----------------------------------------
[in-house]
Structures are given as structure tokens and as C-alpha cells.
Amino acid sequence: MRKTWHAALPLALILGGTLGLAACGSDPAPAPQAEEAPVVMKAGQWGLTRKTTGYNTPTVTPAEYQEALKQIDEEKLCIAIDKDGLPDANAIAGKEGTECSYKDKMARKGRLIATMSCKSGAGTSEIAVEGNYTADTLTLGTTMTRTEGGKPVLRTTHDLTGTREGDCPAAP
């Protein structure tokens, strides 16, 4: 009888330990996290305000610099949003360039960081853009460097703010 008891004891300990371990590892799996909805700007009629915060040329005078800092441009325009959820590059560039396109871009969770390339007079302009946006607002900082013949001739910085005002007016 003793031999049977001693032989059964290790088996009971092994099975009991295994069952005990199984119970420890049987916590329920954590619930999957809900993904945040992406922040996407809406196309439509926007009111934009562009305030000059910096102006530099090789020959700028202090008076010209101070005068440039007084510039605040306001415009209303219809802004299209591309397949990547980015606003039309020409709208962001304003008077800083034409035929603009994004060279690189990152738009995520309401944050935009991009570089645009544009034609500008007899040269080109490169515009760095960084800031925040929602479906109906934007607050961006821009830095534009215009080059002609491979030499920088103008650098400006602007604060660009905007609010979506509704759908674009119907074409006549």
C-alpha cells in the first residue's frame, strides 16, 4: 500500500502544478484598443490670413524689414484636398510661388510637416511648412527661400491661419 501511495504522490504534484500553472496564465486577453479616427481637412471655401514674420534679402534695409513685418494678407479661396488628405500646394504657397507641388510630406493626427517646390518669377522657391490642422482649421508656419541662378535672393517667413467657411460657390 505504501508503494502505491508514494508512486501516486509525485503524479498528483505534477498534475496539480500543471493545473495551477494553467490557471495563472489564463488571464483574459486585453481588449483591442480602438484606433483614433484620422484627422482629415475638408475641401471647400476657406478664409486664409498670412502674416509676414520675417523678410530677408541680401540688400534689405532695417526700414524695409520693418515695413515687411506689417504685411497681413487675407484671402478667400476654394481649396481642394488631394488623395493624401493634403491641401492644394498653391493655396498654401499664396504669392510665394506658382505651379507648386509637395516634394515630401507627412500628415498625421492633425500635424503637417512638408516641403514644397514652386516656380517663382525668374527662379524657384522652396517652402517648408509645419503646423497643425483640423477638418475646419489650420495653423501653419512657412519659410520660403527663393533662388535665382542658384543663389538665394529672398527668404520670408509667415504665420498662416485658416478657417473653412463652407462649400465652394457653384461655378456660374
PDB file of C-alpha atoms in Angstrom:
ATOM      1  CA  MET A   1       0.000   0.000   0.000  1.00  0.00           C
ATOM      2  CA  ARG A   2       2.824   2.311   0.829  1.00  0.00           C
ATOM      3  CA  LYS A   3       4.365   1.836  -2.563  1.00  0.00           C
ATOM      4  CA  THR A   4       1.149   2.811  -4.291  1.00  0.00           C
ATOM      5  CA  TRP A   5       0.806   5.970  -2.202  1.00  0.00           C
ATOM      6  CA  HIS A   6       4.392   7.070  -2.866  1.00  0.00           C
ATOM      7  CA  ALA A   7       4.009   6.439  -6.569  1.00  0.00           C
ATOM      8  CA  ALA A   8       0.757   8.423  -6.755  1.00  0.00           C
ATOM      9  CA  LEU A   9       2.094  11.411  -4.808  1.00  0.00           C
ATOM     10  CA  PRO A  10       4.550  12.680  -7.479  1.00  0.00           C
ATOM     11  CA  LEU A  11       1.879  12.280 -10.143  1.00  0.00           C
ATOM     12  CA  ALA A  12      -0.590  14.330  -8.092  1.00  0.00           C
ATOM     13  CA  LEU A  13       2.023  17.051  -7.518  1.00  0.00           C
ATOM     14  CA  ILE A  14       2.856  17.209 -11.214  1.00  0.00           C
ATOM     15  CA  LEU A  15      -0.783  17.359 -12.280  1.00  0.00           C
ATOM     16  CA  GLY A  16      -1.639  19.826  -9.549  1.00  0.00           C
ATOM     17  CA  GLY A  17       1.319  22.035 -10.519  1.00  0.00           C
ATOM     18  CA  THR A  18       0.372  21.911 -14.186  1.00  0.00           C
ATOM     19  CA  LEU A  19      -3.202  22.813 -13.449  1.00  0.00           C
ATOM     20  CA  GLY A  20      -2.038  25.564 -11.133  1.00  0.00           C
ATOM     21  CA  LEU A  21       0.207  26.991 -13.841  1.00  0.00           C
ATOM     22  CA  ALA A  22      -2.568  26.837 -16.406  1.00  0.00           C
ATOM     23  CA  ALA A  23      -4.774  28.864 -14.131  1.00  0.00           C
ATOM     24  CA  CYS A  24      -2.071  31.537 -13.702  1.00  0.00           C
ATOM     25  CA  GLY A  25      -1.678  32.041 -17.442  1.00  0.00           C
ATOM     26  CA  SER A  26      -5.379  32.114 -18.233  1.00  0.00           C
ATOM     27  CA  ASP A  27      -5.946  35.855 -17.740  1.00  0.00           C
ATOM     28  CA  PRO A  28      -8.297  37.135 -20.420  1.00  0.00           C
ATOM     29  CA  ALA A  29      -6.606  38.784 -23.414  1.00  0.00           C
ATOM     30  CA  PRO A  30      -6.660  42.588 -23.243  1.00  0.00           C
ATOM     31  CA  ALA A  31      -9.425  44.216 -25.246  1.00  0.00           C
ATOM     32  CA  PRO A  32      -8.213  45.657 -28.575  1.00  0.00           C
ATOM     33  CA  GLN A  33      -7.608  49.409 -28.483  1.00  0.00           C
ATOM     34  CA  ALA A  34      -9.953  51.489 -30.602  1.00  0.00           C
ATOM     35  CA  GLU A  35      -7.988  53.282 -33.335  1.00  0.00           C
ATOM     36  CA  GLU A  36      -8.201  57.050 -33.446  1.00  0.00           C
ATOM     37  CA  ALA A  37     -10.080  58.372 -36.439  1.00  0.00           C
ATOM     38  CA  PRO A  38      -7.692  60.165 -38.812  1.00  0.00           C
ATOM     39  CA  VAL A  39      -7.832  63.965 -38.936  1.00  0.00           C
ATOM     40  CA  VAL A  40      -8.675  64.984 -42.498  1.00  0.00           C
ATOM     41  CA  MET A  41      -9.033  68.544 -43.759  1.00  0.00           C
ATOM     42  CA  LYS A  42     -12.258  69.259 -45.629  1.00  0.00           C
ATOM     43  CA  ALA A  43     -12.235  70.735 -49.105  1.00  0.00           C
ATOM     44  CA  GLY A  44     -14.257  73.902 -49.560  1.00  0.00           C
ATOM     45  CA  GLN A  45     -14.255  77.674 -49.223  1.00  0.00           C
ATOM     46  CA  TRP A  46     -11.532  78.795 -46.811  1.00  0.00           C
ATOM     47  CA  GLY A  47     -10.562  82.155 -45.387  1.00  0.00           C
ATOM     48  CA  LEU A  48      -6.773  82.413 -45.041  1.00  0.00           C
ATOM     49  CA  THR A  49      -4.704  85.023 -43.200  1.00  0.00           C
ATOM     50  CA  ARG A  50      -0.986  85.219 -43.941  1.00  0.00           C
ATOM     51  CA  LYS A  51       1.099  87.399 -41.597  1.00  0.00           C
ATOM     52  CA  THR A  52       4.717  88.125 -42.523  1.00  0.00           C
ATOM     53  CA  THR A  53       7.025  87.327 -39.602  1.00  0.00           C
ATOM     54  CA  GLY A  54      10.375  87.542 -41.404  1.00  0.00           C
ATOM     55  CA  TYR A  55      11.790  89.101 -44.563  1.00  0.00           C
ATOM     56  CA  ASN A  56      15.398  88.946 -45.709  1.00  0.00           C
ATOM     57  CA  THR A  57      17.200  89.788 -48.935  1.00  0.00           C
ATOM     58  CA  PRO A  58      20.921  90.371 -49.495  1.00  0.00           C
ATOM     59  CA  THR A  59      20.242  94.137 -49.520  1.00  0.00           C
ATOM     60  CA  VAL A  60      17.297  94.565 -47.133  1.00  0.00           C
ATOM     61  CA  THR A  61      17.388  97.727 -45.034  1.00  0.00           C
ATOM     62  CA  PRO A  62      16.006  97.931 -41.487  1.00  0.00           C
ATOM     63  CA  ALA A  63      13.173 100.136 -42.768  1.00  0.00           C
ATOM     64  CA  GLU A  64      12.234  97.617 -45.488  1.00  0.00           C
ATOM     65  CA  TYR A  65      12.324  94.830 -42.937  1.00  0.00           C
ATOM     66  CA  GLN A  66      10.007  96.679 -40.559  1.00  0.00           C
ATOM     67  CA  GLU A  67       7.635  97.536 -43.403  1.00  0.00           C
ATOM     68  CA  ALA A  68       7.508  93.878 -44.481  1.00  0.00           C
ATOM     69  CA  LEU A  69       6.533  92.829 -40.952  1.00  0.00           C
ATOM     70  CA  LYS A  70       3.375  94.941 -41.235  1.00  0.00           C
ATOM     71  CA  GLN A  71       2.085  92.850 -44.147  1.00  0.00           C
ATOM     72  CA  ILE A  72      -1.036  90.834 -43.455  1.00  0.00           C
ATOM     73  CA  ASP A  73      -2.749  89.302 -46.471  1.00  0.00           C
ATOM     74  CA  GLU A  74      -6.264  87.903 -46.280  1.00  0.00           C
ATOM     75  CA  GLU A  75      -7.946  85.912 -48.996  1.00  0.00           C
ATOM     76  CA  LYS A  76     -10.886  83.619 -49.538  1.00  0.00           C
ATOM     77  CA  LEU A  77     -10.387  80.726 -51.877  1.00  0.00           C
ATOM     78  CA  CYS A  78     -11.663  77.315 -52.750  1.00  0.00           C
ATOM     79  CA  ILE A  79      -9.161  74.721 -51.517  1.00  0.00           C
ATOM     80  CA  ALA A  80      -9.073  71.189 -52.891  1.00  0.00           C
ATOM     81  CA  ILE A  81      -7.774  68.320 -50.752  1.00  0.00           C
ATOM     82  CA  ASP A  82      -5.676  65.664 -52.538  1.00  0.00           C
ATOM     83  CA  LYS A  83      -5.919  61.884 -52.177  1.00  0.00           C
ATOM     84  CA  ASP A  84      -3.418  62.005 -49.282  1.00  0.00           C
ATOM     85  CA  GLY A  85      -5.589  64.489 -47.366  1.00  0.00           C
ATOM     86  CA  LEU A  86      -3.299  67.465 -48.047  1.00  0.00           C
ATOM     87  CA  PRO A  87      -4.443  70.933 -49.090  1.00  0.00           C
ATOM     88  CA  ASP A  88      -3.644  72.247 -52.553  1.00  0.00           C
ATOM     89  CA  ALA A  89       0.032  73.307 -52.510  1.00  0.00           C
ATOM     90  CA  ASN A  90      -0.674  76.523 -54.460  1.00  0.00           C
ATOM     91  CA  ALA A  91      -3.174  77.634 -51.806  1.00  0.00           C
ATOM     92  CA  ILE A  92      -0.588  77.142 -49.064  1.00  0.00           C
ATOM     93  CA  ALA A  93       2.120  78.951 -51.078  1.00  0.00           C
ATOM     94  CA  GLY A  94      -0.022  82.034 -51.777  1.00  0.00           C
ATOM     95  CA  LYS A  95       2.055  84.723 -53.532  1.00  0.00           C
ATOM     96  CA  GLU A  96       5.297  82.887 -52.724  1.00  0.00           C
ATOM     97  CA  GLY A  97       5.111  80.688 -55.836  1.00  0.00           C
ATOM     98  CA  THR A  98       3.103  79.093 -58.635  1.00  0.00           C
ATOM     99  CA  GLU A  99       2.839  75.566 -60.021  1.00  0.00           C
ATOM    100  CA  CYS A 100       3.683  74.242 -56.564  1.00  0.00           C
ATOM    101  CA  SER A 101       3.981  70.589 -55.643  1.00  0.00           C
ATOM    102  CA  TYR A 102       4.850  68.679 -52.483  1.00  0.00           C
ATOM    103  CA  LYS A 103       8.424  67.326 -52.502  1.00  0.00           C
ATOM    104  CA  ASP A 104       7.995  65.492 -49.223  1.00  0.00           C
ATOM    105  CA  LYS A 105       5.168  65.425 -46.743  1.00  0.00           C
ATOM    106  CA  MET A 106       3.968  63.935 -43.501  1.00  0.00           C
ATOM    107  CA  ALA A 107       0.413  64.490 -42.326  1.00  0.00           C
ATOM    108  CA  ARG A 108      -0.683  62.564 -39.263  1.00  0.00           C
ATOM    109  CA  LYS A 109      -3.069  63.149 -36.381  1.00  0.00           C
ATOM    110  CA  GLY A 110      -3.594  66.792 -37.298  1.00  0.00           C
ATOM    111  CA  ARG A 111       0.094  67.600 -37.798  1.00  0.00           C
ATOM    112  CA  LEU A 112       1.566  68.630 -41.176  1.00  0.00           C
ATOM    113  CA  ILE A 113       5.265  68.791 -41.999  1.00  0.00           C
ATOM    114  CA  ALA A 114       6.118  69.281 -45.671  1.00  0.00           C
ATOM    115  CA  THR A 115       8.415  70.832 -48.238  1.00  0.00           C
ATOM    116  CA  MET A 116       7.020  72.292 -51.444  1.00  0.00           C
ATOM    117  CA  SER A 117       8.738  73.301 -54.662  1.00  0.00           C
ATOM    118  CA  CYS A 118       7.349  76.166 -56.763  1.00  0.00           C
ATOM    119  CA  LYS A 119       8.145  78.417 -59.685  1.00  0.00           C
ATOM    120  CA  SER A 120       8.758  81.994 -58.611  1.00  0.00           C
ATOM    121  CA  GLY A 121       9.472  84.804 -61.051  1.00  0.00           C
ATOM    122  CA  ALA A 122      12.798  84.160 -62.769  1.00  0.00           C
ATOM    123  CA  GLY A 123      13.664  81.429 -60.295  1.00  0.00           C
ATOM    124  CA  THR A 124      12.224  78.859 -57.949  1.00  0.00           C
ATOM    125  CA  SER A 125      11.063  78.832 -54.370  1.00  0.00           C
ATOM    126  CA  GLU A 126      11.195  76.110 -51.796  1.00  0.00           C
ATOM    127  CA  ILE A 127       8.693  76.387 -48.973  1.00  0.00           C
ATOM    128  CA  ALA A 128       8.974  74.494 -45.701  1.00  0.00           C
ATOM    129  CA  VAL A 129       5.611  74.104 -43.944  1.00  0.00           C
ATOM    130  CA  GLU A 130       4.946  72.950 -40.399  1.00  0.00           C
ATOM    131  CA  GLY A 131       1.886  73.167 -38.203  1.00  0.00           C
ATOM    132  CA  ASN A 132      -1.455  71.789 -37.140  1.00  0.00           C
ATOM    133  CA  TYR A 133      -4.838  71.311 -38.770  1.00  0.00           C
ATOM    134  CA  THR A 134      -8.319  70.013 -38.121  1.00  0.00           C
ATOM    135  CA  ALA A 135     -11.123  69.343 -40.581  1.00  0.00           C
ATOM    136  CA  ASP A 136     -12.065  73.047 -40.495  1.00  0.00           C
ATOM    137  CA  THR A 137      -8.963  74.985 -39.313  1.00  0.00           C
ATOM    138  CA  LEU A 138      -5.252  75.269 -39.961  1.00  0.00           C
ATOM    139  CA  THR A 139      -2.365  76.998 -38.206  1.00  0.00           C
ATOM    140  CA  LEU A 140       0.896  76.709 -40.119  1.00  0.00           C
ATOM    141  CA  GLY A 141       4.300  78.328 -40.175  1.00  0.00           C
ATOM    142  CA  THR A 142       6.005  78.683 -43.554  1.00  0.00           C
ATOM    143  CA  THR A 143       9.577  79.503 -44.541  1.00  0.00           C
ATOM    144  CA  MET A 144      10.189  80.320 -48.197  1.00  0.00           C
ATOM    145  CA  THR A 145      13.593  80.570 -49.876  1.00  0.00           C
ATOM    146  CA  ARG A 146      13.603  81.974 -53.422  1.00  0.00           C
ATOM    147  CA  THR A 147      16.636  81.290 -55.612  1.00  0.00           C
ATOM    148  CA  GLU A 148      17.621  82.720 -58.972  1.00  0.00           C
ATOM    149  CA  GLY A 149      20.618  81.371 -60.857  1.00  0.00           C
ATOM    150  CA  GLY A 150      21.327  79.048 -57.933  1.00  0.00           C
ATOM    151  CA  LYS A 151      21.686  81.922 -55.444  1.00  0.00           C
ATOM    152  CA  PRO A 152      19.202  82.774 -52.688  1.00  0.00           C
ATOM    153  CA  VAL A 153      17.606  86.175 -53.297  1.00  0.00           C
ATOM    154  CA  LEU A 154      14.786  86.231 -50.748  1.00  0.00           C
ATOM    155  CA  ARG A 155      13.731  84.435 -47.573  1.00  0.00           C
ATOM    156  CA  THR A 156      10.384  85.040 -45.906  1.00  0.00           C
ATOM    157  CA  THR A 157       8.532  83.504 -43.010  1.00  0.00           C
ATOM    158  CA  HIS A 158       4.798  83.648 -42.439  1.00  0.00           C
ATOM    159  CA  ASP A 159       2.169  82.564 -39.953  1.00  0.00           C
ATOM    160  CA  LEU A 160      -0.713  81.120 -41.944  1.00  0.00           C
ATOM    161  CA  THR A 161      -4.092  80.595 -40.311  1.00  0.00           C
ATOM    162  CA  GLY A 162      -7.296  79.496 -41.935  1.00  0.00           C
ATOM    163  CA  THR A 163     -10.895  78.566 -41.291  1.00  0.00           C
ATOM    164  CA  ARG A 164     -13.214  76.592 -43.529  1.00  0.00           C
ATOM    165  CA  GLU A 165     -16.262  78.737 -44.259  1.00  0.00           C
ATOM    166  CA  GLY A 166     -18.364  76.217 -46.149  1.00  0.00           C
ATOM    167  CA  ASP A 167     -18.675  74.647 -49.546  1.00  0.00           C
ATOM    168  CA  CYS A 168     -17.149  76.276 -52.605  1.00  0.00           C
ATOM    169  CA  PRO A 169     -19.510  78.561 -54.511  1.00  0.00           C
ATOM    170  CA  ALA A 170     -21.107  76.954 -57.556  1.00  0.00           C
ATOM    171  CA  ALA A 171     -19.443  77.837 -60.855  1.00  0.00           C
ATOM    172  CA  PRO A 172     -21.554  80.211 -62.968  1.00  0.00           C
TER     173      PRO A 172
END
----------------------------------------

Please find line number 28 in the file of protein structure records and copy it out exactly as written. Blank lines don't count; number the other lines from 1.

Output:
ATOM     22  CA  ALA A  22      -2.568  26.837 -16.406  1.00  0.00           C